Sunday, April 1, 2018

#670: Days of Being Wild

Directed by: WONG KAR-WAI
1990, TSPDT Rank #373

Days of Being Wild begins in an arresting fashion, showing a series of encounters between a brash young man (Leslie Cheung) and a shy young woman (Maggie Cheung) at the deserted shop counter where the woman works in early 1960s Hong Kong. As with much of the film, these scenes seem to occur in a theatrical dream world where the real world rarely seeps in. The man, York, unloads his rage towards his adoptive aunt and the mother he never knew by seducing women with his rough charm and then degrading and dismissing them once he has them on the hook. A number of other characters gradually enter the picture, although the feeling of confinement and emptiness persists.

As a result, Hong Kong is shown in a completely different light from its usual cinematic image. Despite a few brief outbursts of violence (also in confined settings), there is little kinetic energy, no bustling street life - just a subdued landscape populated by characters invested in their own solitary emotional angst. Although it's sometimes difficult to become invested in the emotions of these flawed and insecure characters, the film was the first collaboration between Wong and master cinematographer Christopher Doyle (who also worked on later Wong films like Chungking Express and In the Mood for Love), and as such it is always visually stunning. The color palette is lush and cool, while the textures convey a general atmosphere of grimy and stifling humidity. There's also a feeling of the characters existing on a lone outpost at the edge of the world, which is amplified in the final section of the film, as York and ex-policeman Andy Lau as embark on a doomed train ride through the Philippines' tropical jungle that feels like a journey to nowhere.

Image result for days of being wild jungle

THE ENDING (spoilers)

While the majority of the film is fairly straightforward despite the strange theatrical atmosphere and  lack of closure or resolution between the characters, the ending section provides a template for Wong's later experimentation with time and narrative structure. Glimpses of the two women seduced by York earlier in the film (Maggie Cheung and Carina Lau) are interspersed with shots of a clock and a ringing phone. But the two male characters are suddenly replaced by a third, a well-dressed man played by Tony Leung (who would later star with Maggie Cheung in In the Mood for Love), shown in dressing for a night out in a cramped apartment. This scene plays out in one long dramatic long take, and the musical theme seems to connect this unknown character to York and Lau, suggesting some type of connection between the three - maybe even some type of transfiguration.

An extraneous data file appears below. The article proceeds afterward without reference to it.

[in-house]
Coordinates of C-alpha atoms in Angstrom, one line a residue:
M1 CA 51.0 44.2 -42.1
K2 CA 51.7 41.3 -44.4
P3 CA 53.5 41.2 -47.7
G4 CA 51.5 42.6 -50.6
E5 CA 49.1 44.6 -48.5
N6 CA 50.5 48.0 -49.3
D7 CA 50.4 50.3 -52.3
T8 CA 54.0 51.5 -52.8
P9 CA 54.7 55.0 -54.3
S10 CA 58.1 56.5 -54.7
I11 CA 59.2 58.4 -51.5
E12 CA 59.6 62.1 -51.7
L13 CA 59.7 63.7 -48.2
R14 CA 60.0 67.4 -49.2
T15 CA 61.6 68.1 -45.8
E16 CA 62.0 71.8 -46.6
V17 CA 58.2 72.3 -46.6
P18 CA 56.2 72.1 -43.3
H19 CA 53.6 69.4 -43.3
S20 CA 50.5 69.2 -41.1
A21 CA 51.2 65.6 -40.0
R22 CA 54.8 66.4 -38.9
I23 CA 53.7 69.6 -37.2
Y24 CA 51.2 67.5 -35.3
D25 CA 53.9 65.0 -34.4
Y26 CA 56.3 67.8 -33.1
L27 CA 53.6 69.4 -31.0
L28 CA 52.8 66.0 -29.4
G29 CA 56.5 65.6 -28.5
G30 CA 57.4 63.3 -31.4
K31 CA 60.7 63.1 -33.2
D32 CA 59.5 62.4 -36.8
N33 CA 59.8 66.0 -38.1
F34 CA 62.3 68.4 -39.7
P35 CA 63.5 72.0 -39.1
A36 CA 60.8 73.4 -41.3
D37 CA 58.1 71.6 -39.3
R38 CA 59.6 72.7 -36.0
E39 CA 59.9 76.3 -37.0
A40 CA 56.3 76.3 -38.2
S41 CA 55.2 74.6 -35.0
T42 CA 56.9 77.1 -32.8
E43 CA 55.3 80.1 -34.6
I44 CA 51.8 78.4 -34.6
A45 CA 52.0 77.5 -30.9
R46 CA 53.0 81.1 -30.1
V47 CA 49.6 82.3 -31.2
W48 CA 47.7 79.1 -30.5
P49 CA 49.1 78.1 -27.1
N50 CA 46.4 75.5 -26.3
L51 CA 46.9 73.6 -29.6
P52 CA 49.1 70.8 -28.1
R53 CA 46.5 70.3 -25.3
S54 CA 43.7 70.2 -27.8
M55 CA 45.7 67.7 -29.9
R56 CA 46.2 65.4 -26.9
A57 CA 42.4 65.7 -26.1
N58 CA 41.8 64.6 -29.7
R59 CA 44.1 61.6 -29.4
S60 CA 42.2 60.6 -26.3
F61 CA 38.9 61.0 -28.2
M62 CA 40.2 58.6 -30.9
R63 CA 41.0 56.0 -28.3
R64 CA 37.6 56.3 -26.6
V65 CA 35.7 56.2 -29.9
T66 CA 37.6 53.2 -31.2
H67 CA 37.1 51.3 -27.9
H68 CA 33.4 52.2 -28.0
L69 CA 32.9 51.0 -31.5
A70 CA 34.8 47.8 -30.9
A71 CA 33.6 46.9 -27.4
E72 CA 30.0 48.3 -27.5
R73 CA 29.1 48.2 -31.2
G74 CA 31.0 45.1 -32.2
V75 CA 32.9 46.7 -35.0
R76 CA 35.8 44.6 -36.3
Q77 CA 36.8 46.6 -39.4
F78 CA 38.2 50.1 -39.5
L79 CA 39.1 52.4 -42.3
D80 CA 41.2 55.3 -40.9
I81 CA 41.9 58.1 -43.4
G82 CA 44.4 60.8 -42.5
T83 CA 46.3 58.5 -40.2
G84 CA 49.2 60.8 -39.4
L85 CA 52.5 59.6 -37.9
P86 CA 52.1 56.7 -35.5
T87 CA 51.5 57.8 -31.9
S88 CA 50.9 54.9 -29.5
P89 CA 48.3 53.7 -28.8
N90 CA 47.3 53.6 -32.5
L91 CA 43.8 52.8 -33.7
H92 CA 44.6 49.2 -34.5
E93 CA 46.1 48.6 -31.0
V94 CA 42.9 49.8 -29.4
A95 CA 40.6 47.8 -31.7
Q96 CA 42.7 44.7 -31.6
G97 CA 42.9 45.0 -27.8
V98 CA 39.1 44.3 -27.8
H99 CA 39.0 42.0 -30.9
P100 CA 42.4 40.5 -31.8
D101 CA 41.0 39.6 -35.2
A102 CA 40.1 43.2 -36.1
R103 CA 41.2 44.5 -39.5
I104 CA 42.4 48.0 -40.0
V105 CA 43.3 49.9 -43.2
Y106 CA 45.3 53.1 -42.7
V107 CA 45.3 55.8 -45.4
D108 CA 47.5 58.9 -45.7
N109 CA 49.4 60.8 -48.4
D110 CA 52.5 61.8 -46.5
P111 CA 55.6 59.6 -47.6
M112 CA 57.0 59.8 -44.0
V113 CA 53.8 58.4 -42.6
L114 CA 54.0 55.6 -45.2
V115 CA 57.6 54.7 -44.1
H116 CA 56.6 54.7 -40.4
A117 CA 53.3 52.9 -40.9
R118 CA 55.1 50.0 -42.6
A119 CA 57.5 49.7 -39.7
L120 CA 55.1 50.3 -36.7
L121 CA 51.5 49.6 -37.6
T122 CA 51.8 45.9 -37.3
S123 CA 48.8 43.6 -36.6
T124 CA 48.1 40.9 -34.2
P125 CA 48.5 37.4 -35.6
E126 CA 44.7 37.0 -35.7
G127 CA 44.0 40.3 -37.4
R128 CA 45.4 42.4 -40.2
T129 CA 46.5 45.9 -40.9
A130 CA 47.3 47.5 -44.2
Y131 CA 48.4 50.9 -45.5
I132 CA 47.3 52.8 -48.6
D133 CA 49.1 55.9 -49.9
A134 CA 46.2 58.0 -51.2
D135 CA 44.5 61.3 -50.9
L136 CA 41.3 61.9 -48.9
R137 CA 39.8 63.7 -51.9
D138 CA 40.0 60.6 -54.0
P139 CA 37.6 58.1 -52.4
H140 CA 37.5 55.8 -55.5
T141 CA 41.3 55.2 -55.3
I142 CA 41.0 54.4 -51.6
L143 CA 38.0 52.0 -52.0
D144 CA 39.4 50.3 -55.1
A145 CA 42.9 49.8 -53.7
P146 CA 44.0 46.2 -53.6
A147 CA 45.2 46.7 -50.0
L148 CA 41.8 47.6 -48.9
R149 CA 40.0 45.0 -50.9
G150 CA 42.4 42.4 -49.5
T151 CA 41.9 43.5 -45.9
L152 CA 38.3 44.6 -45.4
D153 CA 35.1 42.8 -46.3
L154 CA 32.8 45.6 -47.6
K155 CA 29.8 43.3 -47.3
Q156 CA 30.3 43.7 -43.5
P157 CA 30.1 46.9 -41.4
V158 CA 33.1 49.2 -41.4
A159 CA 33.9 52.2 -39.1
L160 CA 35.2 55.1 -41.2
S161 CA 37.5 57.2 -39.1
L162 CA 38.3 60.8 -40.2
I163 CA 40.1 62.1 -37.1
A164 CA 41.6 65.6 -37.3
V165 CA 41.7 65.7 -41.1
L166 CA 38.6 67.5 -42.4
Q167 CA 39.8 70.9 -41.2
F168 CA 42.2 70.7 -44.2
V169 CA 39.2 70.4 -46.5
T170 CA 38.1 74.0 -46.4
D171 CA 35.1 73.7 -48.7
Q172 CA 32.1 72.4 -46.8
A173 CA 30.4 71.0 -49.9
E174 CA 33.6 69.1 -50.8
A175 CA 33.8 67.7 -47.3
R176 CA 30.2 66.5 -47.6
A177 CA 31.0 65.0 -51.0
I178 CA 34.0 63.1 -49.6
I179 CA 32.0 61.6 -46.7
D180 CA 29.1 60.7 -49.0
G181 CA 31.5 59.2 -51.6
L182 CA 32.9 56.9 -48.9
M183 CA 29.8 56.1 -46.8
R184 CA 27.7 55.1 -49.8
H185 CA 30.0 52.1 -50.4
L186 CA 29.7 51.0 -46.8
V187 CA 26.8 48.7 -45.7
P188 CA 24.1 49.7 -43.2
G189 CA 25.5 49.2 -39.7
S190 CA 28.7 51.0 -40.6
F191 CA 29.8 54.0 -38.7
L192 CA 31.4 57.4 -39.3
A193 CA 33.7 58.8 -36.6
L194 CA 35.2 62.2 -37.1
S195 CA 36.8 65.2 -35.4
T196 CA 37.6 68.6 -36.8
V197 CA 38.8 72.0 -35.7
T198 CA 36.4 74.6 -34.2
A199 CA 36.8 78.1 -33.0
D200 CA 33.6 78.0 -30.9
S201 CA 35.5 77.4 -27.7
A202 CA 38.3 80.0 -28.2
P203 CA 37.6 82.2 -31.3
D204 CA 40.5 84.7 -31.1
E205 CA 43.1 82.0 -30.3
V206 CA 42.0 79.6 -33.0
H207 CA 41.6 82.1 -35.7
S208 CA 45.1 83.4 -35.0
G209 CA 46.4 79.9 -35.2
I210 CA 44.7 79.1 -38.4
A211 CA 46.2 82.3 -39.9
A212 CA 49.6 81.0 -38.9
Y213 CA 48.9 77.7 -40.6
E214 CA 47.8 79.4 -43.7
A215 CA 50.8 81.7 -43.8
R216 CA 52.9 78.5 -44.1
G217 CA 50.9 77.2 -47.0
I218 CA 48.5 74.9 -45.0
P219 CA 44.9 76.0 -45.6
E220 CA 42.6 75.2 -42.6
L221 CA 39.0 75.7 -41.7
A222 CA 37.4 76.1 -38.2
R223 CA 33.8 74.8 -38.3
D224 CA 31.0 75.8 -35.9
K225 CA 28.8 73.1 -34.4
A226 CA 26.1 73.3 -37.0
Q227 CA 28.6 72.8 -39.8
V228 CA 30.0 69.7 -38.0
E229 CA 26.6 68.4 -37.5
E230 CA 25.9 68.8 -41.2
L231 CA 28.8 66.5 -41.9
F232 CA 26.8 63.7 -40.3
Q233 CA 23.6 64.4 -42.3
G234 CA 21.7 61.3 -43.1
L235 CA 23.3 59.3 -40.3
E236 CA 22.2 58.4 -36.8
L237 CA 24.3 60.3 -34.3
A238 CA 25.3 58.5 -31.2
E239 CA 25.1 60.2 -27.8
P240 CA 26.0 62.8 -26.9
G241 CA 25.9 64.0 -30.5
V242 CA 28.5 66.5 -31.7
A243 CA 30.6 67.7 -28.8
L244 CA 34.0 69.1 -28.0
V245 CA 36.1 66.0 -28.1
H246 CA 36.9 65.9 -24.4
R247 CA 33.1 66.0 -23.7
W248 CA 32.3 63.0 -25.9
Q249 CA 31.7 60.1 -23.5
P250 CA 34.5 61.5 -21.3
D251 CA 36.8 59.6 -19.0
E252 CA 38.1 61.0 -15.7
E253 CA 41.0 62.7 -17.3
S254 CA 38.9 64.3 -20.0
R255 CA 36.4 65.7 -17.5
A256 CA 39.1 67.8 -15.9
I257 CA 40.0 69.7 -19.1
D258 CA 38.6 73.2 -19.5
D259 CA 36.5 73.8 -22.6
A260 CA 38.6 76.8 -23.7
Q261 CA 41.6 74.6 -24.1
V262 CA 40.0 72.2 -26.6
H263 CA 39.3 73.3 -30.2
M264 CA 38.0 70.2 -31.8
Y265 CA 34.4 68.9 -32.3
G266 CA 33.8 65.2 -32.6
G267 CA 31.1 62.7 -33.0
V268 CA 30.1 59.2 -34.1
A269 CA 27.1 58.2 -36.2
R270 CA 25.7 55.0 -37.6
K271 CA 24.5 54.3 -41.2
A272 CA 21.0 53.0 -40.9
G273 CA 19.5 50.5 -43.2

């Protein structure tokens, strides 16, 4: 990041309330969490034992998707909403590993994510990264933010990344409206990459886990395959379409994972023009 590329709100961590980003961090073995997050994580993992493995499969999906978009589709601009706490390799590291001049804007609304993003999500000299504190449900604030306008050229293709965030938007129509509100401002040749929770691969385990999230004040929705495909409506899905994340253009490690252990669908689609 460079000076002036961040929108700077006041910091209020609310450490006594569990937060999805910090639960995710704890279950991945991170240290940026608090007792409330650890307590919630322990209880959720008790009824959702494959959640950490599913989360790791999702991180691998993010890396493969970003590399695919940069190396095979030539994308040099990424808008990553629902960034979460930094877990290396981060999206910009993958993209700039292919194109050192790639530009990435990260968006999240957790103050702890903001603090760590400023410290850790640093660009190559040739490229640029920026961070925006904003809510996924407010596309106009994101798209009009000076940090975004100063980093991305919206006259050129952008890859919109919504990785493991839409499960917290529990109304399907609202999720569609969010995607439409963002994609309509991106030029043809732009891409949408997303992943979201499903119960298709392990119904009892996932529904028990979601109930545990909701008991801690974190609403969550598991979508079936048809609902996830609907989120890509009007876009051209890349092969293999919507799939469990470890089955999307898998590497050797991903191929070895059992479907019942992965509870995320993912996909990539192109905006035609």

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This unexpected and mysterious ending is reminiscent of the sudden gear-shift at the end of In the Mood for Love, which casts everything that came before in a new light. Here the intended meaning is less clear, but the effect is no less beguiling. In any case, while Days of Being Wild is not as satisfying as Chungking Express or In the Mood for Love as a whole, Wong and Doyle's visual mastery was already on full display in this early work, and many of Wong's later themes and narrative devices can be traced back to this film (which has been said to form an informal trilogy with In the Mood for Love and 2046, Wong and Doyle's last collaboration to date).

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